By Simon Court
The idea of the sublime is central to a Romantic’s perception of, and heightened awareness in, the world. It was Edmund Burke, who in 1757 published a treatise of aesthetics called A Philosophical Enquiry into the Origin of our Ideas of the Sublime and Beautiful, and therefore provided the English Romantic movement with a systematic analysis of what constitutes the sublime, and the various qualities which it possesses, and hence gave the English Romantics a theoretical foundation, and a legitimacy, to their artistic expression.
Burke (1729-97) was born in Dublin and educated there at Trinity College. He is best known for his political achievements: firstly as a Whig MP; and then as the founder of modern conservatism with the publication in 1790 of the Reflections on the Revolution in France, in which he expressed mistrust in the rationalism of the French Revolutionaries, who believed that politics can be conducted according to a priori principles not rooted in previous experience and practice. Yet much earlier in his life, when only 28 years old, and whilst establishing himself in literary London, he wrote his Enquiry, which precedes the publication of Lyrical Ballads by Wordsworth and Coleridge, by 41 years.
Consistent with the dominant philosophical way of thinking in Britain during his life, Burke was an empiricist. That is, he believed that the formation of our ideas, and our knowledge of the natural world, is derived from our sensory experience, which is determined by our senses, perceptions or passions (feelings or emotions). This is to be contrasted with the rationalist school of thought, which asserts that knowledge of innate ideas can be arrived at through intuition and reasoning alone, independently of the passions. For Burke, it is the passions (as represented in our imagination), not reason, which determines how and what we see, hear and feel in the world.
Like most empiricists, Burke sought to apply a scientific method to his chosen subject-matter, so in the Enquiry he undertakes a scientific investigation into our various passions, and uses the collected evidence to explain the nature and power of the sublime. His Enquiry opens with an introductory discussion on taste, where he observes that although we have a shared sensory apparatus, our idea and knowledge of a particular taste (and whether we like it or not) is the product of our own individual physical experience, combined with our social and cultural context:
“Thus opium is pleasing to the Turks, on account of the agreeable delirium it produces. Tobacco is the delight of Dutchmen, as it diffuses a torpor and pleasing stupefaction. Fermented spirits please our common people, because they banish care, and all consideration of future or present evils.”
Burke then turns to his observations on the sublime. He asserts that ideas of pain are much more powerful than those of pleasure, and that the strongest pain of all is the fear of death, which causes terror. As such:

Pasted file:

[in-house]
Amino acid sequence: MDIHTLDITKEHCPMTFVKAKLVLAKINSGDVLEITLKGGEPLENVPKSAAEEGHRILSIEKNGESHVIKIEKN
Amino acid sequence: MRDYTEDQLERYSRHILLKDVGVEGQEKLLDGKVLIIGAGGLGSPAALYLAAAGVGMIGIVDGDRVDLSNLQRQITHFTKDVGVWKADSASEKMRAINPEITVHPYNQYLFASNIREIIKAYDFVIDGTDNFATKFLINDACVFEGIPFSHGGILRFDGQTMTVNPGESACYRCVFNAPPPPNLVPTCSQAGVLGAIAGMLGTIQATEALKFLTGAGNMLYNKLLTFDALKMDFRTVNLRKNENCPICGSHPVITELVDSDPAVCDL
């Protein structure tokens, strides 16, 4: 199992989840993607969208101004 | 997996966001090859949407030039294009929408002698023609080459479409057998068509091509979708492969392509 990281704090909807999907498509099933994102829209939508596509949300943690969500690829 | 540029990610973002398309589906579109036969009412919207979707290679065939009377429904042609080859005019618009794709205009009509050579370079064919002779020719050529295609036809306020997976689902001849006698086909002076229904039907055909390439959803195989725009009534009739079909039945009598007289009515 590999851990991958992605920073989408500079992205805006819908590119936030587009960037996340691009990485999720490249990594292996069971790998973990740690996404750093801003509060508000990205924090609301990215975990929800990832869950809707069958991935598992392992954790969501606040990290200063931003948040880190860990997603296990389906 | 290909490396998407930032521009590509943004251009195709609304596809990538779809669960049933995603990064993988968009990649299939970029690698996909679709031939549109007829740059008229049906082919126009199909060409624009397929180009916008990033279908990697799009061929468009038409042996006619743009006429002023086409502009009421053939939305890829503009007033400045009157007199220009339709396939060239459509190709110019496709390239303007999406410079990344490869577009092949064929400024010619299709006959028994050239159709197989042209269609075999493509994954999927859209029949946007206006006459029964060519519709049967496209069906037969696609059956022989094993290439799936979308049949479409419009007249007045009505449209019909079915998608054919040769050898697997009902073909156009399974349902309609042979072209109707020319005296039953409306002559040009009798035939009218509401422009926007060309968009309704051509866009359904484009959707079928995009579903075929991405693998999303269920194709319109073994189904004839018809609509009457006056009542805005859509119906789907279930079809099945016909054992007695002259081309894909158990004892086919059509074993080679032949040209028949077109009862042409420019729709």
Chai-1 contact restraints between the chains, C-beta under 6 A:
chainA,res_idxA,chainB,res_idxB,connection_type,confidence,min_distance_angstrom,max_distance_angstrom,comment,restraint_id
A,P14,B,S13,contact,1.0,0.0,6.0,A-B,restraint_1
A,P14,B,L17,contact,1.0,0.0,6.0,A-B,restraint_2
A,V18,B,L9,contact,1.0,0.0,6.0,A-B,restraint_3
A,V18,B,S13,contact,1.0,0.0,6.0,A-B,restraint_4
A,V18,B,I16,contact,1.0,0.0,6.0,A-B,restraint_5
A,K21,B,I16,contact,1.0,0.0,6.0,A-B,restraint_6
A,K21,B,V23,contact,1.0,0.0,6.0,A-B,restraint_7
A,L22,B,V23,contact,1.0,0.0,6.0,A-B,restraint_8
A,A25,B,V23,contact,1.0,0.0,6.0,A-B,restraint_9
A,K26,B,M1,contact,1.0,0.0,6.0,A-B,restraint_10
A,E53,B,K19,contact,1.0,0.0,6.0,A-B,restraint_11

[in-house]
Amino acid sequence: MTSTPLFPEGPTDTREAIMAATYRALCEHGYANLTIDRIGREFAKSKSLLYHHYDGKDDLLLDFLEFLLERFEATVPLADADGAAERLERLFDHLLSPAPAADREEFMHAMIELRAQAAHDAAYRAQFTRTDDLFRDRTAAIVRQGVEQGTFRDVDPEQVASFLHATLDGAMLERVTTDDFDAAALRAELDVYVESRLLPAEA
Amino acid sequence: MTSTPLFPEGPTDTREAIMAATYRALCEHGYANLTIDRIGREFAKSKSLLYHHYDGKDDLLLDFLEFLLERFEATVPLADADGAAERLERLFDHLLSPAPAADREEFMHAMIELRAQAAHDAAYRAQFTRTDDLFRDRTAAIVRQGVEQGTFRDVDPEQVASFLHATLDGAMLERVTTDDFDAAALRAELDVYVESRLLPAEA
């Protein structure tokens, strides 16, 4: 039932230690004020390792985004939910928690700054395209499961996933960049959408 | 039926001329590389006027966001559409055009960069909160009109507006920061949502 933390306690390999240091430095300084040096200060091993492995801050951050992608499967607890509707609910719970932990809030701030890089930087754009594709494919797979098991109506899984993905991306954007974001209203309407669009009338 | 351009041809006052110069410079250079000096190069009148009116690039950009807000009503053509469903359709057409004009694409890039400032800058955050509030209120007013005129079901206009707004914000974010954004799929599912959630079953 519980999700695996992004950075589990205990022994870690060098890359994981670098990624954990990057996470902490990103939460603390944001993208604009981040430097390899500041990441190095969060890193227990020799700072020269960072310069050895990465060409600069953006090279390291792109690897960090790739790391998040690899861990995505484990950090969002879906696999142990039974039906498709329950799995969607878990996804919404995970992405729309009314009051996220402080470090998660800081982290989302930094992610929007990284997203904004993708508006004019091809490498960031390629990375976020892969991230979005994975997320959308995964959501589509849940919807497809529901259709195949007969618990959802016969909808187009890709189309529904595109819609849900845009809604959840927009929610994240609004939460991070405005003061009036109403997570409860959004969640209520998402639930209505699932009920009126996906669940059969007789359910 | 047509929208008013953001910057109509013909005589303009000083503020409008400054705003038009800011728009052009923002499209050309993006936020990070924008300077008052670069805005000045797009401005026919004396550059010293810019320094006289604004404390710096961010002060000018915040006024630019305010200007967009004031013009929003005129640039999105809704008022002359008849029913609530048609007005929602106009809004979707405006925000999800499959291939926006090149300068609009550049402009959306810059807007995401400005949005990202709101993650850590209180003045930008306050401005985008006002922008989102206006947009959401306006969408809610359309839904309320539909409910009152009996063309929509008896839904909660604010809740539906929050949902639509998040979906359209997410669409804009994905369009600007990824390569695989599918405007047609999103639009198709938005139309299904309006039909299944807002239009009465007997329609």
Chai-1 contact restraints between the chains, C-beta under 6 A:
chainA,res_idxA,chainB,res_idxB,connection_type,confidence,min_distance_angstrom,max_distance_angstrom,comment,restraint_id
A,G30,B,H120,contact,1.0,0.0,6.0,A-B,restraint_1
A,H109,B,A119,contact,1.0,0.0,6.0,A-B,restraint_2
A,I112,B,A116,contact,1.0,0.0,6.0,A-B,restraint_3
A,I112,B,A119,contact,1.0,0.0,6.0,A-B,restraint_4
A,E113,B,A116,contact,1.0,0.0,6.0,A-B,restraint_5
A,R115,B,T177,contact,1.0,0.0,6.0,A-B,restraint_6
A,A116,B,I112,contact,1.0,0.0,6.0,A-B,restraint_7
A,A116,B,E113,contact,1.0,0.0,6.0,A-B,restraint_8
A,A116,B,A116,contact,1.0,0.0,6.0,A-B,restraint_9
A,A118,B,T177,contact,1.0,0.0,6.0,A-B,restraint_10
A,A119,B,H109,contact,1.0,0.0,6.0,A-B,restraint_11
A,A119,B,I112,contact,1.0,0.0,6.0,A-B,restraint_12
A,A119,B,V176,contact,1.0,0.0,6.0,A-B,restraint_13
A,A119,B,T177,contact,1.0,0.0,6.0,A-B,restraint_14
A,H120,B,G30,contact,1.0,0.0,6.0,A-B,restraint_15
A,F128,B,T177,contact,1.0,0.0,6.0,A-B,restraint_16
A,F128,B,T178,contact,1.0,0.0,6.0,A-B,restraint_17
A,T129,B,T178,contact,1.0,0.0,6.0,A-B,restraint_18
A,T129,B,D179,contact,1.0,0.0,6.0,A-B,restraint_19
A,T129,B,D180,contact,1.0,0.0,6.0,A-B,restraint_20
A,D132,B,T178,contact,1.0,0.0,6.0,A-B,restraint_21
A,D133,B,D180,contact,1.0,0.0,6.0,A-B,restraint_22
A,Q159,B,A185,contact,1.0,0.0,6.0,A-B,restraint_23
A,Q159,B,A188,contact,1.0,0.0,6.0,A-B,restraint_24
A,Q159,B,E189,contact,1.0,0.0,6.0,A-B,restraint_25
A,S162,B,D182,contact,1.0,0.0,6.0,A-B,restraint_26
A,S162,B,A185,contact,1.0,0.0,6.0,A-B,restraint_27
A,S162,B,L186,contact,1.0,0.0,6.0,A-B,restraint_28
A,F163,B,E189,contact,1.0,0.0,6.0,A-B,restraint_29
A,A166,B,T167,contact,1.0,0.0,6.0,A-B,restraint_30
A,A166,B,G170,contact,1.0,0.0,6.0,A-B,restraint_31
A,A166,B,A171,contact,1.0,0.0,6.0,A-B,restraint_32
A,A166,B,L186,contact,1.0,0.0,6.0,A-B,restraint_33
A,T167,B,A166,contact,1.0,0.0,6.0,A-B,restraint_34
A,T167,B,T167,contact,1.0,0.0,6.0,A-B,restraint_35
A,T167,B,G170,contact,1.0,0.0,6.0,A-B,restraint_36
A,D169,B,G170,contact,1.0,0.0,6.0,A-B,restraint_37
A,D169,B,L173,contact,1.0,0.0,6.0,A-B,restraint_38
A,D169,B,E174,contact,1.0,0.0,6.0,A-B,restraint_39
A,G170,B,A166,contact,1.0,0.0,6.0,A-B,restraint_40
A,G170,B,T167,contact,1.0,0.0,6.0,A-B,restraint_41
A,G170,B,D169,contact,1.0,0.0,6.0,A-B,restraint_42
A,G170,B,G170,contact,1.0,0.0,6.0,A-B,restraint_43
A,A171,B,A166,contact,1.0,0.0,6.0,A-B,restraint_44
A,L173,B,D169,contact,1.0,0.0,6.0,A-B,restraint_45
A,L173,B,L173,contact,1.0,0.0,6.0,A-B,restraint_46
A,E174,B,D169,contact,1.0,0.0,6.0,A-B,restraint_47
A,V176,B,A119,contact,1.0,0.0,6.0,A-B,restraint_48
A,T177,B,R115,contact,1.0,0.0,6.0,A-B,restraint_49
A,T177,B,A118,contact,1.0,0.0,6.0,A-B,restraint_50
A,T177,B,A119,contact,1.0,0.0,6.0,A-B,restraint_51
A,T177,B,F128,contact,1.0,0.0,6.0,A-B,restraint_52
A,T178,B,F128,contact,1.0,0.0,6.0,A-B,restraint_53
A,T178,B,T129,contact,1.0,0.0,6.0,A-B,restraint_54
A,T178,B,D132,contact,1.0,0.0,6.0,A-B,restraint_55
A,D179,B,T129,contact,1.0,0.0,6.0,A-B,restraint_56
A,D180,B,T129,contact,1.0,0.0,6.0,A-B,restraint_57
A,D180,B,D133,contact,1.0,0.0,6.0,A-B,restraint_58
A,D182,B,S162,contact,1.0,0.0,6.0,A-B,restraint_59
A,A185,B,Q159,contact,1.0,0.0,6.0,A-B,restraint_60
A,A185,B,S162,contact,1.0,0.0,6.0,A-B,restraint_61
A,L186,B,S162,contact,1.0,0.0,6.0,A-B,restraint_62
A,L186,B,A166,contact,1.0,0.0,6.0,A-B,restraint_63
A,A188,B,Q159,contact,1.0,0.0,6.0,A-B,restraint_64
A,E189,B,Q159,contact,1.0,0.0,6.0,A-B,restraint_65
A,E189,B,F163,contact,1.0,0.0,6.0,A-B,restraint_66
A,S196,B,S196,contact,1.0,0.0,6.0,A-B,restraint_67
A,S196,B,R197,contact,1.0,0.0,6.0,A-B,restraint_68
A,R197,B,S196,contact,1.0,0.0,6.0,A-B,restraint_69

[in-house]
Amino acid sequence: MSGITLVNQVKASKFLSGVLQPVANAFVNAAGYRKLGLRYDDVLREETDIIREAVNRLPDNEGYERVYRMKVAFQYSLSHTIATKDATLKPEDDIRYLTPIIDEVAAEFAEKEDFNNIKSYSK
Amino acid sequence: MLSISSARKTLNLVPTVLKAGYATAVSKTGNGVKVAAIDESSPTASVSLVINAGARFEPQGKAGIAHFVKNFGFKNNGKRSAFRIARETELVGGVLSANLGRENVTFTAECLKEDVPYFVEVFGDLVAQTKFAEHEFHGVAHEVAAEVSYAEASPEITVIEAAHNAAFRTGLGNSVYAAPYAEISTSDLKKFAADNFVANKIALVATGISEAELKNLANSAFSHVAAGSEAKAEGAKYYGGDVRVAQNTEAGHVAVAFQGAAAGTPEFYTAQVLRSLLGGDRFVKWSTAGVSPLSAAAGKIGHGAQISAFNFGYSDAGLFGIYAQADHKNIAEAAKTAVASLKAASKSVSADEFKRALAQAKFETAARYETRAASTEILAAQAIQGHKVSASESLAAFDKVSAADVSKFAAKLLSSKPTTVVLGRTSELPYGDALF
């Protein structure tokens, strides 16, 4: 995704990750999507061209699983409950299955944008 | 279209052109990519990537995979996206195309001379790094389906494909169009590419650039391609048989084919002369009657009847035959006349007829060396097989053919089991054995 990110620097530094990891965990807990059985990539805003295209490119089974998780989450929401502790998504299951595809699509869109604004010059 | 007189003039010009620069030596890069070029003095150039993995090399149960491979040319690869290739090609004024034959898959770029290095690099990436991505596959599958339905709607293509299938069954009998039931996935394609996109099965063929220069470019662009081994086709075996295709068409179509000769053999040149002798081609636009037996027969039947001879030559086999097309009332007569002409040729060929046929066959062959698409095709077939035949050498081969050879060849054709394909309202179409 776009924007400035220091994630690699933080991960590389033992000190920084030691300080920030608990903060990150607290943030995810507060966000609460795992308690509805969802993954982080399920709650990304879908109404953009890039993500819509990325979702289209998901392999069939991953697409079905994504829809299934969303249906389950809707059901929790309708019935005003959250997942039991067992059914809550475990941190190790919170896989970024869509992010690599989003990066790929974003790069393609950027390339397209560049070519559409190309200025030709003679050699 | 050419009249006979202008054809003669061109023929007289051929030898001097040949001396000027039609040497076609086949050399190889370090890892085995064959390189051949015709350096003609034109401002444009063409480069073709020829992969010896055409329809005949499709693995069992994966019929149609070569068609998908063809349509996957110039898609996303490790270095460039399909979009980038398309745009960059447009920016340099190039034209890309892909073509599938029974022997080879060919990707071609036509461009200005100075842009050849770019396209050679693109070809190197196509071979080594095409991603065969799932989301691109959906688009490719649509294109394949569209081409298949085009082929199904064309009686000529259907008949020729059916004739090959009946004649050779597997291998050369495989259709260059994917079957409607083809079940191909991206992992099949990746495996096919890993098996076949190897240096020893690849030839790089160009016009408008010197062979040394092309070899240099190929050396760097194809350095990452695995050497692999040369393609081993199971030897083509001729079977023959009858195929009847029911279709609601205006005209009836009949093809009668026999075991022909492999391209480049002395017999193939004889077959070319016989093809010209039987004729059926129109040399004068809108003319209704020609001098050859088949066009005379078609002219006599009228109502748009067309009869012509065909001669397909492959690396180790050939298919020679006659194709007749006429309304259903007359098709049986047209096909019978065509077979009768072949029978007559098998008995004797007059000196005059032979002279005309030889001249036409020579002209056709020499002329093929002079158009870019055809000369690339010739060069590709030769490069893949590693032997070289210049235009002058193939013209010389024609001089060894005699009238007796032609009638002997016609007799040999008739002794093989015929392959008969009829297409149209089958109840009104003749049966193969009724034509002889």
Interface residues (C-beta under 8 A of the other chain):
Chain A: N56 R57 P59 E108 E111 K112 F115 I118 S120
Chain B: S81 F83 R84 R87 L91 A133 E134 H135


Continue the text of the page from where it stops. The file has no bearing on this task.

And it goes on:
“Whatever is fitted in any sort to excite the ideas of pain, and danger, that is to say, whatever is in any sort terrible, or is conversant about terrible objects, or operates in a manner analogous to terror, is a source of the sublime; that is, it is productive of the strongest emotion which the mind is capable of feeling.”
The sublime, then, is our strongest passion, and it is grounded in terror. Yet it is not exclusively an unpleasant emotion, for danger or pain can, in certain circumstances, give us delight. And the sublime has other qualities: it overwhelms our faculty of reason, such that we are rendered incapable of rational thought. As Burke puts it:
“The passion caused by the great and the sublime in nature, when those causes operate most powerfully, is Astonishment; and astonishment is that state of the soul, in which all its motions are suspended, with some degree of horror”.
This heightened state of astonishment, where reason is driven out by “an irresistible force”, and “the mind is so entirely filled with its object, that it cannot entertain another”, is more terrible to us when it is accompanied with a sense of the unknown (or what Burke calls obscurity). For Burke, obscurity is an absence of clarity, whether in the sensory darkness of sight (or blinding lightness), or mental uncertainty of thought. As he observes, “everyone will be sensible to this, who considers how greatly night adds to our dread”. He notes how religions have used darkness to create fear, such that “the druids performed all their ceremonies in the bosom of the darkest woods, and in the shade of the oldest and most spreading oaks”. Further, it is vastness, or “greatness of dimension”, which is “a powerful cause of the sublime”, where “looking down from a precipice” on a mountain has greater impact depending of its depth and steepness, and where “the effects of a rugged and broken surface seem stronger than where it is smooth and polished”. Finally, another source of the sublime is what Burke calls infinity, where the eye is not able to “perceive the bounds” of something, or “see an object distinctly”, and this gives rise to a “terrible uncertainty of the thing” perceived. For Burke: “Infinity has a tendency to fill the mind with that sort of delightful horror, which is the most genuine effect, and truest test of the sublime”.